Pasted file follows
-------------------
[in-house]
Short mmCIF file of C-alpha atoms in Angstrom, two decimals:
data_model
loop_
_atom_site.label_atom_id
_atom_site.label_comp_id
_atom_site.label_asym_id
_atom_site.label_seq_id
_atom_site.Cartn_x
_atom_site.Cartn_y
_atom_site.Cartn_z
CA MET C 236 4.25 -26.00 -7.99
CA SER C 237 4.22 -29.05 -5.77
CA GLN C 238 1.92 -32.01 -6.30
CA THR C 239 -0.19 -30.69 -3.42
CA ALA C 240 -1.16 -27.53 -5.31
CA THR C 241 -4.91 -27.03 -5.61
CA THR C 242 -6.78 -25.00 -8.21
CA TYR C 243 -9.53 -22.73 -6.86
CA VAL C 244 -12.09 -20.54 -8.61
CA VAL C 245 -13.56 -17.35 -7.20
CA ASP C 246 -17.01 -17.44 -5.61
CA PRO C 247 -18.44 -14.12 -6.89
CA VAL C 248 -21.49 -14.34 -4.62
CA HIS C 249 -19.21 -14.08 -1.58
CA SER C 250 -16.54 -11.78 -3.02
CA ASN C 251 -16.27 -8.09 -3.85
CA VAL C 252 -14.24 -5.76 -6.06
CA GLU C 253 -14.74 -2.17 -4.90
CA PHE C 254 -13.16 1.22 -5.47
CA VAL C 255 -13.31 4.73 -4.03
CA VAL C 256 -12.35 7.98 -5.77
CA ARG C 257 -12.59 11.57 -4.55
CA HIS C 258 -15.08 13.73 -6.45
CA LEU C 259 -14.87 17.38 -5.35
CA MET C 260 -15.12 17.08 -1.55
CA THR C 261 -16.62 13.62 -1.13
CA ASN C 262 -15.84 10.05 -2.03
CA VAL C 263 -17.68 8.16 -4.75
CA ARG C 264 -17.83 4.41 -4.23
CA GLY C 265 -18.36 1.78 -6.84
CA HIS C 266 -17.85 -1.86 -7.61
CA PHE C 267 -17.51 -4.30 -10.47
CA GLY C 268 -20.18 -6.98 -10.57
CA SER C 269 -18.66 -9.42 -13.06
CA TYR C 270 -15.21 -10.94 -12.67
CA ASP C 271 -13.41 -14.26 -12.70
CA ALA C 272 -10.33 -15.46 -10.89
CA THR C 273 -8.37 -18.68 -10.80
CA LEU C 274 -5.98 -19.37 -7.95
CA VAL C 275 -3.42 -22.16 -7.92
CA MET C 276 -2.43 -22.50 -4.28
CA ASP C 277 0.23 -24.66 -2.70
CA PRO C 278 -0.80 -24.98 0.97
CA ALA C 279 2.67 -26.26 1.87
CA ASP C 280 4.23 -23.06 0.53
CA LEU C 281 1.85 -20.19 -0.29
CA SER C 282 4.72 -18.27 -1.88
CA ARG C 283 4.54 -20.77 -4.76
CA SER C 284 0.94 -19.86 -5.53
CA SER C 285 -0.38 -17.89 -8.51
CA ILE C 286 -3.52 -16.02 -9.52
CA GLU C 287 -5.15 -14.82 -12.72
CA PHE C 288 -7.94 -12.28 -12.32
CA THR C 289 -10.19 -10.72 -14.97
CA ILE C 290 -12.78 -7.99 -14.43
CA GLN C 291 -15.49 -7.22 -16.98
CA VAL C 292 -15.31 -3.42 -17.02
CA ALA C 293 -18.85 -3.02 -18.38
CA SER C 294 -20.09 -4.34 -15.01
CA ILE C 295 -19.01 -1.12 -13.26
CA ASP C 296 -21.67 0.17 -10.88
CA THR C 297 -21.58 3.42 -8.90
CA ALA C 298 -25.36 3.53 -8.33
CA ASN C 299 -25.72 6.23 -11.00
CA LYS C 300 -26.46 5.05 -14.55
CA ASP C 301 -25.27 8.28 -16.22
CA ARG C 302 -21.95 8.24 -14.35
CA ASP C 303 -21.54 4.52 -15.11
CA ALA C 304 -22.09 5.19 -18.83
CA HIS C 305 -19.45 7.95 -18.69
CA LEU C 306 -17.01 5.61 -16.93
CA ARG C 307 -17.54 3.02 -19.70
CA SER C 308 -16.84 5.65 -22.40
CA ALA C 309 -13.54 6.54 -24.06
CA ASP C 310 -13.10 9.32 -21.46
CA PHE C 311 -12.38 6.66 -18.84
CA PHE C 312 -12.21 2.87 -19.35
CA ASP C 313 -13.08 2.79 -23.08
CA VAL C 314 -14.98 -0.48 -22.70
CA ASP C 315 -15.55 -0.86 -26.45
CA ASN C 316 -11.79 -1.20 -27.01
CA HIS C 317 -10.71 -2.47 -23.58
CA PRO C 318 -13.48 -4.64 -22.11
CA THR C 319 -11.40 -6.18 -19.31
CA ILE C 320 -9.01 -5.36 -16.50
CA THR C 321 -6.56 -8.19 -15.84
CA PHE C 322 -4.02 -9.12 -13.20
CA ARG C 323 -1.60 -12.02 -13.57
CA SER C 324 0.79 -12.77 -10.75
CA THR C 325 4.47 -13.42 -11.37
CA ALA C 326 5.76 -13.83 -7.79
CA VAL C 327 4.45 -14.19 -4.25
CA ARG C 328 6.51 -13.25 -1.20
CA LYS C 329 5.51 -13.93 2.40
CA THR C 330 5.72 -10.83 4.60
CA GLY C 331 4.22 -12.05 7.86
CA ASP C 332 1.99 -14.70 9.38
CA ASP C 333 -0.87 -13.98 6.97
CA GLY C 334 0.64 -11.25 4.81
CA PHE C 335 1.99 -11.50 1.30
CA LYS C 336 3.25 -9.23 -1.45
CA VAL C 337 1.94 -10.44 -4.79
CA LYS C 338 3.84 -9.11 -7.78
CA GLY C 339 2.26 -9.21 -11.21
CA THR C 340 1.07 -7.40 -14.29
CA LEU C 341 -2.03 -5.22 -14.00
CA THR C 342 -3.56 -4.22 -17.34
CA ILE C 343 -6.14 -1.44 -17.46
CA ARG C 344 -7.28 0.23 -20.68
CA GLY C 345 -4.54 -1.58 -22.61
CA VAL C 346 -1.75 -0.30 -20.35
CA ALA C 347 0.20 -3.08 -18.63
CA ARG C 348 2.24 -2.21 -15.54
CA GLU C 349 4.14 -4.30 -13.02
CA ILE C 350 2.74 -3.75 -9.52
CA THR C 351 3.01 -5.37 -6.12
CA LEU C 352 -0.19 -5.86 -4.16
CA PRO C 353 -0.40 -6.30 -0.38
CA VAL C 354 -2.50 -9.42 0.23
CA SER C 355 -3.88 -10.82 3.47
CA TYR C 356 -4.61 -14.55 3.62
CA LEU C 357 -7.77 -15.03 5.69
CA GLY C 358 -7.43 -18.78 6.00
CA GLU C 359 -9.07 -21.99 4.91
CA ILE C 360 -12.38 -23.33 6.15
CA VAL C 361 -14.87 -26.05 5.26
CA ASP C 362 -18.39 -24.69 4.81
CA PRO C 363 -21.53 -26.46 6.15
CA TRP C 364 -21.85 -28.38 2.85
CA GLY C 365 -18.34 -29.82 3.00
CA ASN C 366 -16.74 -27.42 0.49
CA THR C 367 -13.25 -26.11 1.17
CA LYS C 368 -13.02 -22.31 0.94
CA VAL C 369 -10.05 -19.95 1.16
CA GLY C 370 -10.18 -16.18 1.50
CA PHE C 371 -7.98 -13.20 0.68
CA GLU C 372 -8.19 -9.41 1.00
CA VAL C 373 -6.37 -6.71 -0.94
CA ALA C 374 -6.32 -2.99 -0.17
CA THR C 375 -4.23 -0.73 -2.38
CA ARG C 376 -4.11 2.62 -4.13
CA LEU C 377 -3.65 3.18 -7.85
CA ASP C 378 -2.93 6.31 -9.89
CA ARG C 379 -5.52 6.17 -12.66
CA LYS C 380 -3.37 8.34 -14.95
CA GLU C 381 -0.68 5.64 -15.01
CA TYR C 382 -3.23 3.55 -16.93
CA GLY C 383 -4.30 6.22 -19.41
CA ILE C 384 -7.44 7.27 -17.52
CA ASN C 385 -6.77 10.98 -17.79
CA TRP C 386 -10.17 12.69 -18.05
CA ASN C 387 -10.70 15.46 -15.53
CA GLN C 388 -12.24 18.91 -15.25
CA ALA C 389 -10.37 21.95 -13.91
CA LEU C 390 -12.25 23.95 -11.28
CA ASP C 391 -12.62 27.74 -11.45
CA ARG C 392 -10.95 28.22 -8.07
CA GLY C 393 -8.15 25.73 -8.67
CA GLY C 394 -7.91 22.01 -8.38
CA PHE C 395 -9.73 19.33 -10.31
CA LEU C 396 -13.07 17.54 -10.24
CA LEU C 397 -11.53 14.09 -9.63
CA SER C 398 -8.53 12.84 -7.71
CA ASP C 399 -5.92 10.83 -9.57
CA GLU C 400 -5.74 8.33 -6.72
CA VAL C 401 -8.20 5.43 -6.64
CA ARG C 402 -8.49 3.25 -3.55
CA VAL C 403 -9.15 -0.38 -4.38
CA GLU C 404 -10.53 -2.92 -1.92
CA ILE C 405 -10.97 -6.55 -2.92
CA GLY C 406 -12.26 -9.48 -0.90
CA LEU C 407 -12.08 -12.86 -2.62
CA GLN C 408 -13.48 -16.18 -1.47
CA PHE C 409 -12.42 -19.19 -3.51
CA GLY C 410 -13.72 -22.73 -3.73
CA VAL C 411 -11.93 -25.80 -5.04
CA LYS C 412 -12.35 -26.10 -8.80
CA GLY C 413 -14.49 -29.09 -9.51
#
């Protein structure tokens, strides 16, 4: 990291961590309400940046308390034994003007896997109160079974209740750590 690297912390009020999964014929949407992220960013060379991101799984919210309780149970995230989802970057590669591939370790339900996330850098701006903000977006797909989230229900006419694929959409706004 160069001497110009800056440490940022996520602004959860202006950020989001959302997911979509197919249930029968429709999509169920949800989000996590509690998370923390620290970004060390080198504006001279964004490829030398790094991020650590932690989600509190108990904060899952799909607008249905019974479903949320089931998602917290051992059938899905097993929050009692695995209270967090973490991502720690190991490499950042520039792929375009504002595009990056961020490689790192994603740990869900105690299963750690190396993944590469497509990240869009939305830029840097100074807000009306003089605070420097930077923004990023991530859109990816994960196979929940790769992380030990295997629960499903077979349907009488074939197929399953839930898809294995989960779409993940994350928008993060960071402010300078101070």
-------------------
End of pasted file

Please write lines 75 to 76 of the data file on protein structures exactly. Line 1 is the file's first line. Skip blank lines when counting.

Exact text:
CA ASN C 299 -25.72 6.23 -11.00
CA LYS C 300 -26.46 5.05 -14.55